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- Posters from the 2022 Poverty in Tucson Field Workshop are now available.
- Explore the latest additions to the Society for Range Management Journal Archives. Rangeland Ecology & Management, Volume 70 (2017), and Rangelands, Volume 42 (2020), are now publicly available in the repository.
- Tree-Ring Research, Volume 73 (2017), is now publicly available in the repository.
- Congratulations to Fall 2022 graduates! New materials from the following programs are now available in the repository:
- MS-GIST Master's Reports from the Geographic Information Systems Technology program
- Sustainable Built Environments (SBE) senior capstone theses and posters
- New electronic theses and dissertations (ETDs) submitted to the Graduate College are added to the repository every month - see the master's theses and dissertations collections for the latest submissions.
- The International Telemetering Conference Proceedings, Volume 57 (2022), are now publicly available in the repository.
- Honors theses from 2021 are now available in the repository.
- The 2022 Critical Librarianship and Pedagogy Symposium collection is now open for submission. Symposium presenters are invited to contribute their presentations to the repository.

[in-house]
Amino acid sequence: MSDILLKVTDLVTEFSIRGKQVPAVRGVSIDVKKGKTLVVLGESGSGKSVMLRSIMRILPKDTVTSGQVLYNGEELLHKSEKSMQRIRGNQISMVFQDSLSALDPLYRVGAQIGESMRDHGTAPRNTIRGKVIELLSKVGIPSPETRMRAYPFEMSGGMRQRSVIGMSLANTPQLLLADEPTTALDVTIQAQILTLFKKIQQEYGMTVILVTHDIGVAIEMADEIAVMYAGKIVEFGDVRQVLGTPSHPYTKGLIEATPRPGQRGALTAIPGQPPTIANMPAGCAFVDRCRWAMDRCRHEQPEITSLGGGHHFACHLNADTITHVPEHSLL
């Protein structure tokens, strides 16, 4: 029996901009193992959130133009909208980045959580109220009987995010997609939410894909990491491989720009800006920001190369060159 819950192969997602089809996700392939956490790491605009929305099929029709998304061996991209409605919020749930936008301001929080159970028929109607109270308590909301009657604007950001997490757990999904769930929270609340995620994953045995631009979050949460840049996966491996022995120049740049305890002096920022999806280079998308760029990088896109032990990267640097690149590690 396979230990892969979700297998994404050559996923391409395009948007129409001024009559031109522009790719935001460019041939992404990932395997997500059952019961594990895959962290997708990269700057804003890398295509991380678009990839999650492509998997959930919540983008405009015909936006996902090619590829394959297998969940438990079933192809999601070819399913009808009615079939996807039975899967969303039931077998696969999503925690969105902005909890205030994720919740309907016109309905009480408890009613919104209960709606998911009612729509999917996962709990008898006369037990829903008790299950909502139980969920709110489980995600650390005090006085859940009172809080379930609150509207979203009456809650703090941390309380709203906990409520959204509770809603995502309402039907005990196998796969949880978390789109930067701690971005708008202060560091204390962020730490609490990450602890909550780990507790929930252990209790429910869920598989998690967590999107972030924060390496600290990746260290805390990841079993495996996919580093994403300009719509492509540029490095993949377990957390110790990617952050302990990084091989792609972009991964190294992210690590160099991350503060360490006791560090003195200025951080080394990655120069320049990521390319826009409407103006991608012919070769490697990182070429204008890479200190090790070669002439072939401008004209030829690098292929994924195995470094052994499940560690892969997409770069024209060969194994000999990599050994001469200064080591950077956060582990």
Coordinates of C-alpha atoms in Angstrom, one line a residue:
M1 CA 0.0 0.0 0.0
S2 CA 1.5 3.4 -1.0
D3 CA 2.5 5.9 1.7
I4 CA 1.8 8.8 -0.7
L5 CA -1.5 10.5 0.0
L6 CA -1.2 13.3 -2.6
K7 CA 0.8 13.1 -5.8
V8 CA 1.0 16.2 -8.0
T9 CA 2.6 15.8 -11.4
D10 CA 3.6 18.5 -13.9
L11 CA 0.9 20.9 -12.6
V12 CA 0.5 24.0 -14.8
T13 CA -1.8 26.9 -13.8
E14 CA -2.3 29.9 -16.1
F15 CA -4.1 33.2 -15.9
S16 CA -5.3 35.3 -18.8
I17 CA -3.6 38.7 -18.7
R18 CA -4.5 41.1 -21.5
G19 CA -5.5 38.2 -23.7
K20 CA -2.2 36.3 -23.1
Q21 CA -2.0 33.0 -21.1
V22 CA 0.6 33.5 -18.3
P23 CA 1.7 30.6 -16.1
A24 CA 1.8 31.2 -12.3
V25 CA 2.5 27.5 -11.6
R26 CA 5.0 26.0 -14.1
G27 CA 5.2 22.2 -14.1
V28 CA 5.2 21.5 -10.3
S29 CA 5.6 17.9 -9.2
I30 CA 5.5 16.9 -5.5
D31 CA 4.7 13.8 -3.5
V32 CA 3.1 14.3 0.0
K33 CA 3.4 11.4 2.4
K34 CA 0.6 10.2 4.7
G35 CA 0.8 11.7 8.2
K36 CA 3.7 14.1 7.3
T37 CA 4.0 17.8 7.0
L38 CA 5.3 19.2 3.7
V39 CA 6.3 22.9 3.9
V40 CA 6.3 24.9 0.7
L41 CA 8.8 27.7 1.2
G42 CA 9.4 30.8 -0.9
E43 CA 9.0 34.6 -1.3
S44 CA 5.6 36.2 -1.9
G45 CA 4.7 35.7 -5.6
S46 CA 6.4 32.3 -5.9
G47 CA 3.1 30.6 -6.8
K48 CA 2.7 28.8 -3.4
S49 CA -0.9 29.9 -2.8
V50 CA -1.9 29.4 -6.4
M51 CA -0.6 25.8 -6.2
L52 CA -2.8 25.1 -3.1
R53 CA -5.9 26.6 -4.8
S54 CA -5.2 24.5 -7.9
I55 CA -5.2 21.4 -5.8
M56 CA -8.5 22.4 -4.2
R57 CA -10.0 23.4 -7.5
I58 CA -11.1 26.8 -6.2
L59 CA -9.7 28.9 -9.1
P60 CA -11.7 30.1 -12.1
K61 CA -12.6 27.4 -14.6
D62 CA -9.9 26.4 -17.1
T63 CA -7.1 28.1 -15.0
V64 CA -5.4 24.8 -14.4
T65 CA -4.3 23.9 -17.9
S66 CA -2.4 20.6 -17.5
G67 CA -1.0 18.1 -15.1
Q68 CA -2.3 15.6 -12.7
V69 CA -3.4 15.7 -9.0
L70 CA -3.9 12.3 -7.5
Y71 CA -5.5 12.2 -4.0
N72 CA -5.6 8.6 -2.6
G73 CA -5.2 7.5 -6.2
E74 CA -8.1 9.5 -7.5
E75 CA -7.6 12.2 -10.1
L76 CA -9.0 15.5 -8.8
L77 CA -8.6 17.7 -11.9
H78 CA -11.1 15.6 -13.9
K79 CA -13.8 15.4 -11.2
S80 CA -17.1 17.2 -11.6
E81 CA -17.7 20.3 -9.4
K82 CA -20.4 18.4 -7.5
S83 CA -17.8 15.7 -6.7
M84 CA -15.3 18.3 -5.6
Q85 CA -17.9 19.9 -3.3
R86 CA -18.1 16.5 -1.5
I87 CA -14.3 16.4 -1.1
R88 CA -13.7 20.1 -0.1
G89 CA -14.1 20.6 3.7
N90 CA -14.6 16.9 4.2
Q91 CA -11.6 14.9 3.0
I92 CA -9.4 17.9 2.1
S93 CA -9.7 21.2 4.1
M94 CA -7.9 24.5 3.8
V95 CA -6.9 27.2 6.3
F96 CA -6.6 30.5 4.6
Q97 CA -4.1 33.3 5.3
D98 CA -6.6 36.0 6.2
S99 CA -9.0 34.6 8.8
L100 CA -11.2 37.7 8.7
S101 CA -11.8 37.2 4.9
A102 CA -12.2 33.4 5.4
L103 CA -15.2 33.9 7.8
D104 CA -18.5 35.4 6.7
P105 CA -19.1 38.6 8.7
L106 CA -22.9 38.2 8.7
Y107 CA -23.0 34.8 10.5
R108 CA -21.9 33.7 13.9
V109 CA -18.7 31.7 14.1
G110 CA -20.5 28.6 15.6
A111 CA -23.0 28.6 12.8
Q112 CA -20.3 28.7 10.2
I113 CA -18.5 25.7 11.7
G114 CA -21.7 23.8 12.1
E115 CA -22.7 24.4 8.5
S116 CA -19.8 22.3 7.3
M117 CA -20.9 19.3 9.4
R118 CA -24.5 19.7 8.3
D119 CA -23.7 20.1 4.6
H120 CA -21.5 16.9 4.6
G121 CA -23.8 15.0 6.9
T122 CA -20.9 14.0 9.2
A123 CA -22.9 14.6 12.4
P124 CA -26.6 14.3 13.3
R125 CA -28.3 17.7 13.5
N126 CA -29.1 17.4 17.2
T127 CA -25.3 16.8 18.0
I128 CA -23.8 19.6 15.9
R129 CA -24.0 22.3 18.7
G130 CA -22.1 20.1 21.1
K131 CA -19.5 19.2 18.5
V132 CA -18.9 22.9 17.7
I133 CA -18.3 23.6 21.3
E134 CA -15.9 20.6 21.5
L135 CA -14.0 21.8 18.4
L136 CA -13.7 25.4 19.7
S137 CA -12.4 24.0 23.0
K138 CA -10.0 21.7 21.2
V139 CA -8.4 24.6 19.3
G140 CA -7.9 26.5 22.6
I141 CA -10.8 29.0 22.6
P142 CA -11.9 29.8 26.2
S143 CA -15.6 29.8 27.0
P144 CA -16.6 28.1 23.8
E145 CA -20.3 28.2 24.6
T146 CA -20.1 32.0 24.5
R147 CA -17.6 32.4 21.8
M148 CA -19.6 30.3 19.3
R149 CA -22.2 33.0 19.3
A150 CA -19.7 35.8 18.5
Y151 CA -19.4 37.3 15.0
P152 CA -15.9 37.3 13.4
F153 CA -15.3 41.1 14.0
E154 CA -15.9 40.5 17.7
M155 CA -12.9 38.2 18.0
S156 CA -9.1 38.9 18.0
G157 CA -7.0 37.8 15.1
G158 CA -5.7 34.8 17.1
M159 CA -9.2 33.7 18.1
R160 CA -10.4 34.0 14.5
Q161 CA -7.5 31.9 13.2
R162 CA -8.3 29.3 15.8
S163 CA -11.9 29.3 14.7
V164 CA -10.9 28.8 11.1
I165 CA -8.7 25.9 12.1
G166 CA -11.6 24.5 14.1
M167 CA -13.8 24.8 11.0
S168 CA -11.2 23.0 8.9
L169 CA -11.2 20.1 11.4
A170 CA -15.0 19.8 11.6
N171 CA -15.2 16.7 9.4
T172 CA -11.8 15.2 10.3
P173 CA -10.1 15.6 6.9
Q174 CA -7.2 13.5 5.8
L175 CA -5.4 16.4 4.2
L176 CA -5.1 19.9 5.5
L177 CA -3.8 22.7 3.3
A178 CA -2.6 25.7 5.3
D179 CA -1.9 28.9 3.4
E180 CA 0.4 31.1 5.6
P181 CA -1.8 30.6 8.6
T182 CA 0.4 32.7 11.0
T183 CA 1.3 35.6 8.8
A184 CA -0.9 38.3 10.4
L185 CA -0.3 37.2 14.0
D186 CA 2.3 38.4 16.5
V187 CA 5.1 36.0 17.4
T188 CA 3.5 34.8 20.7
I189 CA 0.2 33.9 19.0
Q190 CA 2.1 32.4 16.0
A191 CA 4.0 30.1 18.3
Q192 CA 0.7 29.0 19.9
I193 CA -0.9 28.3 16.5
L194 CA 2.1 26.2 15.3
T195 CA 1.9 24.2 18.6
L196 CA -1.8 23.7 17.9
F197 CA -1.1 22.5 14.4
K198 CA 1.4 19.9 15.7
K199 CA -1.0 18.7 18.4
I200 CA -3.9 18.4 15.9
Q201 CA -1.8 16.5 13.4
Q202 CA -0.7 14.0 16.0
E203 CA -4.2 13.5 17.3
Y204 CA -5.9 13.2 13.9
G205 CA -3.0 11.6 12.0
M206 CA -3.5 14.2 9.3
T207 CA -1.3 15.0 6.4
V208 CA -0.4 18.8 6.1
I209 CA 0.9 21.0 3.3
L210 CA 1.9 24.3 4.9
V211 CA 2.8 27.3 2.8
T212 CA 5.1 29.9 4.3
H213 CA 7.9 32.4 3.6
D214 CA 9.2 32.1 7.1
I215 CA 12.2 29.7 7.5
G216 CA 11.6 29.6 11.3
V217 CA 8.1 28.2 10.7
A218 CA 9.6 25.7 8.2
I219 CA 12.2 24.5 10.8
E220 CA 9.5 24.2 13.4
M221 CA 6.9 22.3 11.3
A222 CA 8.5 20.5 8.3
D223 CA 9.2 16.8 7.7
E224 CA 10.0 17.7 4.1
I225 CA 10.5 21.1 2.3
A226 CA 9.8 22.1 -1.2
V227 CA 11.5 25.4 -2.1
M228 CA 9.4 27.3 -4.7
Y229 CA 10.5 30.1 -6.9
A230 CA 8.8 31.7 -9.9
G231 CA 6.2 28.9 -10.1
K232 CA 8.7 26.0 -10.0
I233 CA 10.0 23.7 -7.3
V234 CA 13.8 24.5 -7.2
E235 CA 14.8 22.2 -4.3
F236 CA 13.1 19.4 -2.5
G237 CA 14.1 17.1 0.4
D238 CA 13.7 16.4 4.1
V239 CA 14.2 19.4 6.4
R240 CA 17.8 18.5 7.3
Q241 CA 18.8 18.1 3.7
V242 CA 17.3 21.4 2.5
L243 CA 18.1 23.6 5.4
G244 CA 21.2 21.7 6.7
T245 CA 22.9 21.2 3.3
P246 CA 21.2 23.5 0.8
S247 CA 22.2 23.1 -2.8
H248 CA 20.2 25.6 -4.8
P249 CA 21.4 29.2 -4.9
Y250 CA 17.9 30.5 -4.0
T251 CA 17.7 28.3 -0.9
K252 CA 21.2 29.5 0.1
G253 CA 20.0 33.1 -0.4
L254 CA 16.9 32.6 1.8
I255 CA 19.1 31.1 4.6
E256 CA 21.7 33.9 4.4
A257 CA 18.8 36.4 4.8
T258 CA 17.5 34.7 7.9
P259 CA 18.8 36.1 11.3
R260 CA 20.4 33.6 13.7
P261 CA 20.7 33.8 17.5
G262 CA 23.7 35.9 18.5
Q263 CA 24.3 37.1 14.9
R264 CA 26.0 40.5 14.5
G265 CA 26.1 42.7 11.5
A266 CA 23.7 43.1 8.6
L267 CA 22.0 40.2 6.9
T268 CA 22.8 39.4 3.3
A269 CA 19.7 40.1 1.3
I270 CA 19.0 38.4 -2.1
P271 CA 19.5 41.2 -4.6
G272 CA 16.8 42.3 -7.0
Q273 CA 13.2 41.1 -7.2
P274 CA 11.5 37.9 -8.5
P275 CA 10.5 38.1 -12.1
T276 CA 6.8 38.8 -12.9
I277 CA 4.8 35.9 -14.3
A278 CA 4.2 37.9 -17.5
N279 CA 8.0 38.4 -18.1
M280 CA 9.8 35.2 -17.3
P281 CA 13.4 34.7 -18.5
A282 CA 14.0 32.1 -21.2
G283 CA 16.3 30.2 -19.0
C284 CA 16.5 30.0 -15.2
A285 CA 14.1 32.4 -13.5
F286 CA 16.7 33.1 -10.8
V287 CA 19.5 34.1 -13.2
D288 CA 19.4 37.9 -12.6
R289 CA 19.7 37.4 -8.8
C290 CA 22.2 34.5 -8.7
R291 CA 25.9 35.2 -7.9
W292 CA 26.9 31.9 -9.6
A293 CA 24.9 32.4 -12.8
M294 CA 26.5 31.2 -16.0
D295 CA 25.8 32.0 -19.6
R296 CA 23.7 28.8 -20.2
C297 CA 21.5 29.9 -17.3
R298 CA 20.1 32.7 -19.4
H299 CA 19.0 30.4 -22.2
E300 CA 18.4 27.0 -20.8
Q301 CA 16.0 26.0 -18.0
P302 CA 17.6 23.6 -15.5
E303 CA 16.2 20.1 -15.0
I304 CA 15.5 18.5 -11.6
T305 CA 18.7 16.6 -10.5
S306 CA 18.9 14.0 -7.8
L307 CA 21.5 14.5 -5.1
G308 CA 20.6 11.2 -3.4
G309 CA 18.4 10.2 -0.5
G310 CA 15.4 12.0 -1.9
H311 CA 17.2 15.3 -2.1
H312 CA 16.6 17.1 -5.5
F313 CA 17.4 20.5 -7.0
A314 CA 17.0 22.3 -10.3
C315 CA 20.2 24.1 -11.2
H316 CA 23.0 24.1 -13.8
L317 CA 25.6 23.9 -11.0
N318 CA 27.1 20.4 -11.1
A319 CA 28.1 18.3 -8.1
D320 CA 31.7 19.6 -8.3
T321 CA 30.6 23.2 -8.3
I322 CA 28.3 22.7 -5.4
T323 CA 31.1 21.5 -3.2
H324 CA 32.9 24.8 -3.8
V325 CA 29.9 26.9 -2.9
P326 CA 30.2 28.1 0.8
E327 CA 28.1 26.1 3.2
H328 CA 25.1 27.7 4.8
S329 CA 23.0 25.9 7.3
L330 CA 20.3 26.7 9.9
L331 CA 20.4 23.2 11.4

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T-cell cellular stress and reticulocyte signatures, but not loss of naïve T lymphocytes, characterize severe COVID-19 in older adultsIn children and younger adults up to 39 years of age, SARS-CoV-2 usually elicits mild symptoms that resemble the common cold. Disease severity increases with age starting at 30 and reaches astounding mortality rates that are ~330 fold higher in persons above 85 years of age compared to those 18–39 years old. To understand age-specific immune pathobiology of COVID-19, we have analyzed soluble mediators, cellular phenotypes, and transcriptome from over 80 COVID-19 patients of varying ages and disease severity, carefully controlling for age as a variable. We found that reticulocyte numbers and peripheral blood transcriptional signatures robustly correlated with disease severity. By contrast, decreased numbers and proportion of naïve T-cells, reported previously as a COVID-19 severity risk factor, were found to be general features of aging and not of COVID-19 severity, as they readily occurred in older participants experiencing only mild or no disease at all. Single-cell transcriptional signatures across age and severity groups showed that severe but not moderate/mild COVID-19 causes cell stress response in different T-cell populations, and some of that stress was unique to old severe participants, suggesting that in severe disease of older adults, these defenders of the organism may be disabled from performing immune protection. These findings shed new light on interactions between age and disease severity in COVID-19.